On Thursday morning, San Francisco police officers shot and killed an unarmed woman who had been driving a car that police suspected was stolen. Within hours of announcing the death, Police Chief Greg Suhr announced his resignation at the request of Mayor Ed Lee. This purely cosmetic gesture will do nothing to address the class roots of police violence in San Francisco.
The woman, who has not yet been identified, was sitting in a parked car in the Bayview neighborhood of the city and allegedly drove off when police approached her, immediately crashing into a truck and becoming stuck. Two unidentified officers claimed that she was not responding to commands and one of them shot her once in the chest as she tried separate the two vehicles. She was taken to San Francisco General Hospital where she died.
No weapon was found on the woman and the officers have not claimed that she presented a danger to anyone. This was the third fatal shooting of a suspect in San Francisco in the past six months and comes shortly after new revelations of widespread racism and criminality in the San Francisco Police Department (SFPD). Protesters have been demanding Suhr’s resignation for several months, including a 17-day hunger strike that ended earlier this month.
Suhr, who was appointed chief by Lee in 2011, had always refused to resign, claiming he was carrying out important reforms to the department.
In a press conference at City Hall Thursday afternoon, Mayor Lee told reporters: “I have previously expressed confidence in Chief Suhr because I know he agrees with and understands the need for reform, but following this morning’s officer-involved shooting…I have arrived at a different conclusion to the question of how best to move forward.” Later, Suhr announced his resignation, saying of the shooting, “This is exactly the kind of thing, with ongoing reforms, that we are trying to avoid.”
These ostensible reforms included $17.5 million proposed by Lee to train officers in de-escalation techniques after police shot and killed 45-year-old Luis Gongora in April. Police claimed that Gongora, a homeless man, had lunged at them with a knife, but surveillance footage near the shooting showed police rapidly approaching Gongora with guns drawn and firing within 30 seconds of getting out of their cars.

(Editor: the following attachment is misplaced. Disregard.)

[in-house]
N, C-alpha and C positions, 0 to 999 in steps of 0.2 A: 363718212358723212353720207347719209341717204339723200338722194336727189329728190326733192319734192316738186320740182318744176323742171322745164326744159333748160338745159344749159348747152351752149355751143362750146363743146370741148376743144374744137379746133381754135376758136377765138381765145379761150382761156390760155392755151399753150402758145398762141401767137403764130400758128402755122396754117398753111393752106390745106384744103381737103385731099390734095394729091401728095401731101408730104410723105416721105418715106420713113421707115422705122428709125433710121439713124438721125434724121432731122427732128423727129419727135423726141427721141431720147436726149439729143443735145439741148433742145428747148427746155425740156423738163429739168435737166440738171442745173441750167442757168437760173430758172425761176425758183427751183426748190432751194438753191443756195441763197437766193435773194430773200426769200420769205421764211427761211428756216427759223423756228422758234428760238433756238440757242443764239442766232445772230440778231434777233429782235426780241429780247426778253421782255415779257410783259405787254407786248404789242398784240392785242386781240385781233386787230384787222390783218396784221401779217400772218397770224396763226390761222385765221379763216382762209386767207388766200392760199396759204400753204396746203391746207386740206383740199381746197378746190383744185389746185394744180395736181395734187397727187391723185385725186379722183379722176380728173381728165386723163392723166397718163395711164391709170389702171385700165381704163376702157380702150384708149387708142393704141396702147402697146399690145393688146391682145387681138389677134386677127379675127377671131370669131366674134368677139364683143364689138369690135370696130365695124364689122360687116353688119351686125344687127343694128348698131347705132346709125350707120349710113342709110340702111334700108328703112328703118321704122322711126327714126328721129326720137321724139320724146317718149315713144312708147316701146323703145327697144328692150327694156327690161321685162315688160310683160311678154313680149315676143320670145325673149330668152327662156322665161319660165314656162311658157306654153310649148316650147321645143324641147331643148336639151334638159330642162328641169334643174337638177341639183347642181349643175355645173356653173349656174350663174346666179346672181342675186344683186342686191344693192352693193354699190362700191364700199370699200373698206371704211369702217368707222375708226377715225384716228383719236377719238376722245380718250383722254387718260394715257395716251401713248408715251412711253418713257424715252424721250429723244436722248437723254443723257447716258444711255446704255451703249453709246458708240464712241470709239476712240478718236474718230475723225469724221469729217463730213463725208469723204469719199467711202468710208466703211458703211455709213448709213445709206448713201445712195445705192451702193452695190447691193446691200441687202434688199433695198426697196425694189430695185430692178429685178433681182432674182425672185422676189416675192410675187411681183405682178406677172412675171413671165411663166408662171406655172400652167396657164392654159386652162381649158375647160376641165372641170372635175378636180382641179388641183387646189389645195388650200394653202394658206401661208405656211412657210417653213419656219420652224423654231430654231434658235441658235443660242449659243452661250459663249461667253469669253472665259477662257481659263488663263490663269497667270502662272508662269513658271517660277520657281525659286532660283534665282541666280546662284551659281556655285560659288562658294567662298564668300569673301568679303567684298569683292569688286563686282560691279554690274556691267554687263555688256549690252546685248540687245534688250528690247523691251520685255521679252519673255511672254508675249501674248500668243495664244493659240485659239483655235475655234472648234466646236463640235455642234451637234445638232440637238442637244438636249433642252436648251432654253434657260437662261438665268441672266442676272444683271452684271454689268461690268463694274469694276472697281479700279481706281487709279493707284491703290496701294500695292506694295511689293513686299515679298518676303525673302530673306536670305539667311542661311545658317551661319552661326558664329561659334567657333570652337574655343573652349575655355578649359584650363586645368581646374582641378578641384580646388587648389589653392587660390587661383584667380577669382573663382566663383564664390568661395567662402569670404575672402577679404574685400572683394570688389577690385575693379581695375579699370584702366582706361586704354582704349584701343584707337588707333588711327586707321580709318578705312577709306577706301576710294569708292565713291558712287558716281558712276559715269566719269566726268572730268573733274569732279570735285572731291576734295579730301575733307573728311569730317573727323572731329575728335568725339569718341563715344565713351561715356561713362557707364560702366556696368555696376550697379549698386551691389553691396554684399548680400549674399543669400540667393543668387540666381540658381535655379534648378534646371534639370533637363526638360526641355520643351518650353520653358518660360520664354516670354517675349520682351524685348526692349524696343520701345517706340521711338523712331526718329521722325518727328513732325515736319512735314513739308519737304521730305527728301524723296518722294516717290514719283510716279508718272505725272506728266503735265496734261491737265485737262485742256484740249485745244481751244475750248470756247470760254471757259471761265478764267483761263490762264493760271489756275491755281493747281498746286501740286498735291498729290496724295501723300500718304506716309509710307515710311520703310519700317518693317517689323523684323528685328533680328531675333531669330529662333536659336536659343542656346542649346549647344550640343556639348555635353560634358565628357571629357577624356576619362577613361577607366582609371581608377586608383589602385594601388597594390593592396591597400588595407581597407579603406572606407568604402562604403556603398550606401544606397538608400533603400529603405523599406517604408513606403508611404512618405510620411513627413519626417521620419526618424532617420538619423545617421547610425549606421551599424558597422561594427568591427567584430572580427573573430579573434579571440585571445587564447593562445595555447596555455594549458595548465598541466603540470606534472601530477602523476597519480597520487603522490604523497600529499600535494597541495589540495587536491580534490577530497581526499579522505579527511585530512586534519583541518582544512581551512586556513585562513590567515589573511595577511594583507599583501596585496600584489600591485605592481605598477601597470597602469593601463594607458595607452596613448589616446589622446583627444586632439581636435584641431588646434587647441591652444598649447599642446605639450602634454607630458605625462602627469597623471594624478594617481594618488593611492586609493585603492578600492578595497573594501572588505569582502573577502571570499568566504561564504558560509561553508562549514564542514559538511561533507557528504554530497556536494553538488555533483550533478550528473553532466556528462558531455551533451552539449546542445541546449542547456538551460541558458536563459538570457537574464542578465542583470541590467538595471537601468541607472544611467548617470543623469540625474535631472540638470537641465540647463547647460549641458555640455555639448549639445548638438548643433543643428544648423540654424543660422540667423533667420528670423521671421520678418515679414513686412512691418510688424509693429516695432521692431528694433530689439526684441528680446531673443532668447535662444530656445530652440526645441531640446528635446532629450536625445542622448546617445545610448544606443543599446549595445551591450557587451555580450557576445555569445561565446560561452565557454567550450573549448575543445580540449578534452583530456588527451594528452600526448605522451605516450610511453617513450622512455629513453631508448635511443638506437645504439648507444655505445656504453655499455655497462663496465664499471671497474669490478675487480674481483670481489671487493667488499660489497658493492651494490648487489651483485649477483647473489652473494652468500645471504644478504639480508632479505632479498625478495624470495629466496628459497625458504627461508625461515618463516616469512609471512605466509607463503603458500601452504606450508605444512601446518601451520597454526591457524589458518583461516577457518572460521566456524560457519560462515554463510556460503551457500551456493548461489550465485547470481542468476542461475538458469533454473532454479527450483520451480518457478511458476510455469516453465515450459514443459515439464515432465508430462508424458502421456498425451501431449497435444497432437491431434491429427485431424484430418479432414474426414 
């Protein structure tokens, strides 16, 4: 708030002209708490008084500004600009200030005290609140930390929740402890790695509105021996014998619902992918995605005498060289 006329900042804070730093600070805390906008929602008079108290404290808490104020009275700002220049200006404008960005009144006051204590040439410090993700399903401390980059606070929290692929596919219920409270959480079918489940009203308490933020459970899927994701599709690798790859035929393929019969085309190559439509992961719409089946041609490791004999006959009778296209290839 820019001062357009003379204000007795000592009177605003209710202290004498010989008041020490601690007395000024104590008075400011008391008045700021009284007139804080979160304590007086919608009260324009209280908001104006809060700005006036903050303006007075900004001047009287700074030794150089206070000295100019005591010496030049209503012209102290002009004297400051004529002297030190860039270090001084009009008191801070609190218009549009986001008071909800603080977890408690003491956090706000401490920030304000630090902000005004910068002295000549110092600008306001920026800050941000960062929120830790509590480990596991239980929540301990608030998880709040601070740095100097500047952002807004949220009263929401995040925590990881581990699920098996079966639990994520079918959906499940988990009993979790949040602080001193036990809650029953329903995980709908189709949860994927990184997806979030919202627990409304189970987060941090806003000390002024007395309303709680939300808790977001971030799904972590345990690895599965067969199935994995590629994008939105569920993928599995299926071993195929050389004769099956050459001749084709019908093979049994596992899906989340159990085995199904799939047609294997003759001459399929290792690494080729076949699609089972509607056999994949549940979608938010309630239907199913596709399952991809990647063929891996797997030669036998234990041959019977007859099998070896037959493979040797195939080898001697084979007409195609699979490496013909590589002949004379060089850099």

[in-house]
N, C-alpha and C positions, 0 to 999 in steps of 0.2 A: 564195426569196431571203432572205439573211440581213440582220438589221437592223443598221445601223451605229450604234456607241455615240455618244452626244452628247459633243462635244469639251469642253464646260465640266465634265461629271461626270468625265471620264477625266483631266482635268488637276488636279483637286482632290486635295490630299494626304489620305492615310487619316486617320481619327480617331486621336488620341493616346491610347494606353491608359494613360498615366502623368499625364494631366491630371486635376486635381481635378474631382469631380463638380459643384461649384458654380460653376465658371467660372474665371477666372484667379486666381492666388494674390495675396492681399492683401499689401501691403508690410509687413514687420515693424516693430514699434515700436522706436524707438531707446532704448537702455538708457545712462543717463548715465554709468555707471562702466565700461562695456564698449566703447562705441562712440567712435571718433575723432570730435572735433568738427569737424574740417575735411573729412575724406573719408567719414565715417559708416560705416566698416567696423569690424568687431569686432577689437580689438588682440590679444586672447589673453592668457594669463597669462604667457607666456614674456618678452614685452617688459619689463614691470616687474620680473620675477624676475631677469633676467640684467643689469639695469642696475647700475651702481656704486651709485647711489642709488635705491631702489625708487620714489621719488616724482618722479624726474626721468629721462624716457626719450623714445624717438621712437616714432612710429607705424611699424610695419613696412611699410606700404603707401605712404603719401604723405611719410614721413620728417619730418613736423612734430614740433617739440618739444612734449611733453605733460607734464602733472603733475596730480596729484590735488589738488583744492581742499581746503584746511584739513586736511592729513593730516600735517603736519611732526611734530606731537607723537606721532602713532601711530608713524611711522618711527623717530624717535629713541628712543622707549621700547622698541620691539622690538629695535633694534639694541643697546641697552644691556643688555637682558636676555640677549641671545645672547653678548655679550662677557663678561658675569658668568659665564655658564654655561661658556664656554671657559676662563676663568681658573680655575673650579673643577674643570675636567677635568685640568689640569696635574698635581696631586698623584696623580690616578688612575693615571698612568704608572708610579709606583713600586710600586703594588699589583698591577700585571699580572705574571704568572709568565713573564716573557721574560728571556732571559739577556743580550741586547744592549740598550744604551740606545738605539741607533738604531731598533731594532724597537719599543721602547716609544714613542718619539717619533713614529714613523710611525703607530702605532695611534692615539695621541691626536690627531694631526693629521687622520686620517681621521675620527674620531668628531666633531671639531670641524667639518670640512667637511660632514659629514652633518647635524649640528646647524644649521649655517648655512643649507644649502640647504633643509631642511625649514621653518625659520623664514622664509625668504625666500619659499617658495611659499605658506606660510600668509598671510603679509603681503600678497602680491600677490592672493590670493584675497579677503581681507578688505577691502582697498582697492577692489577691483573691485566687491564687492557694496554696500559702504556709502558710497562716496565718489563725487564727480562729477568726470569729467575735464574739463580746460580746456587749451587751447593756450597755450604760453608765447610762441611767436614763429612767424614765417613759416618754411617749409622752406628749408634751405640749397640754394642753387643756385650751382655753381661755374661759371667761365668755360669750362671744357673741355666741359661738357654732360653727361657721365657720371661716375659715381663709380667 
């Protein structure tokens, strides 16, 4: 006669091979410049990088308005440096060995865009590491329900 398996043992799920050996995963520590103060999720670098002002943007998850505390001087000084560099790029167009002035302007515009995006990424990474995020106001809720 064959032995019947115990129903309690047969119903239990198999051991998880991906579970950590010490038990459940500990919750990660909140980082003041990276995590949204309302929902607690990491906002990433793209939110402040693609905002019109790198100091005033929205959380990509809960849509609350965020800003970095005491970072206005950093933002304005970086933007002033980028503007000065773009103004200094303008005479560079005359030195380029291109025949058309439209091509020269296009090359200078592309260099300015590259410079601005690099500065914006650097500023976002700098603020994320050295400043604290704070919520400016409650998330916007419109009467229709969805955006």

That killing followed the slaying of 26-year-old Mario Woods in December 2015. Woods had been suspected of assaulting a man earlier in the day, and had a knife when he was surrounded by police. Again police claimed Woods presented an immediate threat, but video taken by bystanders showed Woods completely surrounded and walking slowly when police shot him 20 times.
These are just the most recent cases of police killings in San Francisco in recent years which include Amilcar Perez-Lopez, who was shot in the back by plainclothes officers who claimed he was lunging at them with a knife; and Alex Nieto, a City College student who was killed when police mistook a Taser he had for a gun. No officers have been prosecuted in these cases.
In addition to these killings, nearly 20 officers have been directly implicated in two different exposures of racist and homophobic text messages. In April this year, text messages of Officer Jason Lai to at least four other officers were released showing regular use of racial slurs and disparaging remarks against African-Americans, Indians, Hispanics, and Asians. Lai is himself of Chinese descent. One of the more extreme texts referred to black people protesting the Baltimore police killing of Freddie Gray as “a pack [of] wild animals.”
Far from being an aberration, a similar set of texts with Sgt. Ian Furminger at their center, were revealed in February 2014, implicating at least 14 officers. These texts talked about burning crosses and encouraged the killing of “half-breeds.” Captain Jason Fox was the highest-ranking officer identified in this scandal.
In both cases, the racist texts were only brought to light in the process of unrelated investigations into the officers’ criminal activity. Lai was under investigation for sexual assault. Although prosecutors declined to press charges on that accusation, he was eventually convicted of illegally accessing Department of Motor Vehicle records for personal reasons. Furminger’s texts were discovered in an investigation of his theft of drugs and money from residents in the city’s impoverished Tenderloin district. Furminger was convicted on four felony counts in February 2015.
More broadly in law enforcement, three San Francisco County sheriffs were charged in March of this year with forcing prisoners in the county jail to fight and betting on the results.
One of the particularly striking facts about the SFPD scandals is the racial diversity of the officers involved. Lai, of Chinese descent, was texting his hatred for black people to officers making disparaging remarks about Asians. Furminger, who is white, was texting racist remarks to the Hispanic and black officers he was engaging in criminal activity with. Two of the officers involved in killing Mario Woods, an African-American, were themselves black.
The racist views of individual cops are the manifestation of a more fundamental antipathy of the police force towards the working class as a whole. In the more impoverished parts of San Francisco, law enforcement exists as a particularly well-armed and financed gang that kills and robs with impunity.
While some protesters have presented this as the result of a racist culture among San Francisco police, the racism of individual officers is a symptom of the far broader rise in police violence nationally that cannot be explained by race, but rather by class. According The Guardian there have been a total of 390 people killed by police so far this year, nearly three a day.